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Small Businesses Continue Pursuit of TikTok Ads, Driving Considerable Profits

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A lot transpired in 2016. A presidential election altered the nature of political discourse and led to the contentious politicization of innumerable talking points. Public attention was unfortunately renewed in the Syrian refugee crisis, the 2016 Summer Olympics in Rio de Janeiro took place, the Chicago Cubs finally clinched a World Series victory, and millions of smartphone users flocked to sensation-overnight apps like Pokémon Go. It’s a condensed list, to be sure; there were many, many highs and lows (and that was four years prior to a global pandemic, of all things).

But in May of 2016, an app called Musical.ly also debuted and became popular with a music-obsessed youth. Not everyone knew of it, but it certainly made its mark. Then two months later, Musical.ly introduced Live.ly for livestreaming. This may not seem as ultra-significant as other 2016 events, but it’s still a trail of falling dominos worth a quick revisit, as it opened a window of opportunity. Soon, a Chinese company by the name of Bytedance developed an app named Douyin (which gained 100 million users viewing more than 1 billion videos per day). Eventually, Bytedance opted to purchase Musical.ly, consolidated everything into a single app, and rebranded it into what we now know as TikTok.

Fast-forward to 2023, and the TikTok takeover redefined content creation. It may one day even be a mainstream outlet in its own right. Its irrefutable boom sparked a cultural flame and spurred usage from both lesser-known and widely-lauded creators alike, plus global celebrities, teachers, doctors, sports teams, you name it.

And undoubtedly under that you-name-it umbrella: Businesses.

In 2021, TikTok generated an estimated $4.6 billion in revenue (a 142% year-on-year increase), which makes sense given the app has been downloaded more than three billion total times. And according to Capterra’s TikTok Marketing Survey, 78% of small businesses specifically took note of TikTok’s hype and still use its ads to drive profits. TikTok marketing, especially with Gen Z consumers, creates must-grab value. Across sectors, businesses have already yielded positive ROIs, with or without having a brand “go viral” on the app.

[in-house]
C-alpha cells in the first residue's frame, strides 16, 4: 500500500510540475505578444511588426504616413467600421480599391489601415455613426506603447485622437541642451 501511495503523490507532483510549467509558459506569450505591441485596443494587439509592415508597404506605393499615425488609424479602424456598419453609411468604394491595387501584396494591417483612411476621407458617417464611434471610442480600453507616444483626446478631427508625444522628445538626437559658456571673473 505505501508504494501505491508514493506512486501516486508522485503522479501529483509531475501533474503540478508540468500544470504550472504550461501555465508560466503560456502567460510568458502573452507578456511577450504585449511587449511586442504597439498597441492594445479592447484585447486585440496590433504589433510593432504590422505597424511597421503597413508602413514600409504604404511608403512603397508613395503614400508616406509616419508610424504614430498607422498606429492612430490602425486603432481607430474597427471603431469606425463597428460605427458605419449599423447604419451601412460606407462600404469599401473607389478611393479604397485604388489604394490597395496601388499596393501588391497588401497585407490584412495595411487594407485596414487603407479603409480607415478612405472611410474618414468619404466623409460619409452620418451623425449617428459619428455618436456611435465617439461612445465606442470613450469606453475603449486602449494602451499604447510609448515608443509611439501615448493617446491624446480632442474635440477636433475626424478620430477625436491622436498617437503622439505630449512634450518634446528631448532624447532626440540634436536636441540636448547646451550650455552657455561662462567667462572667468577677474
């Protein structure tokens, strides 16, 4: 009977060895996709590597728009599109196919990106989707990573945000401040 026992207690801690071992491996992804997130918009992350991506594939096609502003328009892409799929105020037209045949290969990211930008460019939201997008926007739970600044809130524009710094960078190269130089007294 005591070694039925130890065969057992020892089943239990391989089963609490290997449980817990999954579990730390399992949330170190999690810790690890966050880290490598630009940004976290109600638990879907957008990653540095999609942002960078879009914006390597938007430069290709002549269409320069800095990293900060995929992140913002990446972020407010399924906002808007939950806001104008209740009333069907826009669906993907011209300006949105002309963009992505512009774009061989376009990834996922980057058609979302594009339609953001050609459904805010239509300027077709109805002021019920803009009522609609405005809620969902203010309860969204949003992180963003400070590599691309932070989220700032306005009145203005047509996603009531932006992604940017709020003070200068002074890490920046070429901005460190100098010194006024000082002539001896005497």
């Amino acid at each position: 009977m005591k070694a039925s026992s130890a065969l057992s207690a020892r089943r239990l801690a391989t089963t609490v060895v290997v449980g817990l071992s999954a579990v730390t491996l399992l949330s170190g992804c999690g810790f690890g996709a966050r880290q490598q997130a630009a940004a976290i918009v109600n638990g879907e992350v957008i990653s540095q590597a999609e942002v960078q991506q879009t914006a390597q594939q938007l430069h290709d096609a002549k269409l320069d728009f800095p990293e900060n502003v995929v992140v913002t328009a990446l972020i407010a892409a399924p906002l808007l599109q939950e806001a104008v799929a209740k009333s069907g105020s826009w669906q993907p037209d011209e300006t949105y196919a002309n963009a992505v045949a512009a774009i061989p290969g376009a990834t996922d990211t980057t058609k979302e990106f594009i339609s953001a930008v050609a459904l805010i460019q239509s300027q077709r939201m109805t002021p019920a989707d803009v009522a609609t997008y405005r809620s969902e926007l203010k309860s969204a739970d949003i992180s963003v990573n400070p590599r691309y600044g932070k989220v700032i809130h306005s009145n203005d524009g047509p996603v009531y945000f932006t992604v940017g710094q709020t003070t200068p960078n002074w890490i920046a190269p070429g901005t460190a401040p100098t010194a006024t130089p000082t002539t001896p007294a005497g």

Molly Burke, a senior retail analyst at Capterra, worded it smartly: TikTok helps mitigate a sense of choice paralysis by giving users immersive, vertical videos that can instantly take them inside of a business.

“Users like TikTok because it’s a seemingly endless scroll of content that feels authentic and unfussy,” Burke said. “They see videos made by real people, for real people. TikTok content helps business blend in and profit with the creation of ads that capture that kind of candid content flow.”

“And while other platforms' content suggestion algorithms can feel like an oligarchy dominated by legacy brands and Hollywood celebrities,” Burke continued, “TikTok’s ‘For You’ page has been characterized as a meritocracy where small businesses can reap rewards from both paid and organic content.”

So, with TikTok’s rise, will there ever be a the-greater-they-are-the-harder-they-fall kind of moment? The previous presidential administration once looked to ban the app on a national scale. (That didn’t come to pass.) More recently, according to The Washington Post, nearly two dozen states over a five-week stretch have imposed TikTok restrictions. There’s also the danger of impressionable users consuming TikTok videos concerning mental health and improperly self-diagnosing, as well as more strategic and intentional abuses of the app. (Though TikTok is not alone here; platforms like Snapchat have also come under similar fire.)

For now, though, TikTok reigns as users (myself included) may swipe freely from a video featuring darling kittens, to a former worker’s PSA about goings-on at a department store, to a skydiver’s point-of-view plunge from the heavens, and then inevitably back to kittens. But also tossed into that TikTok melting-pot mix are definitely businesses looking to reel in users, and so far things still look very promising for those doing so.




Edited by Greg Tavarez

Future of Work Contributor

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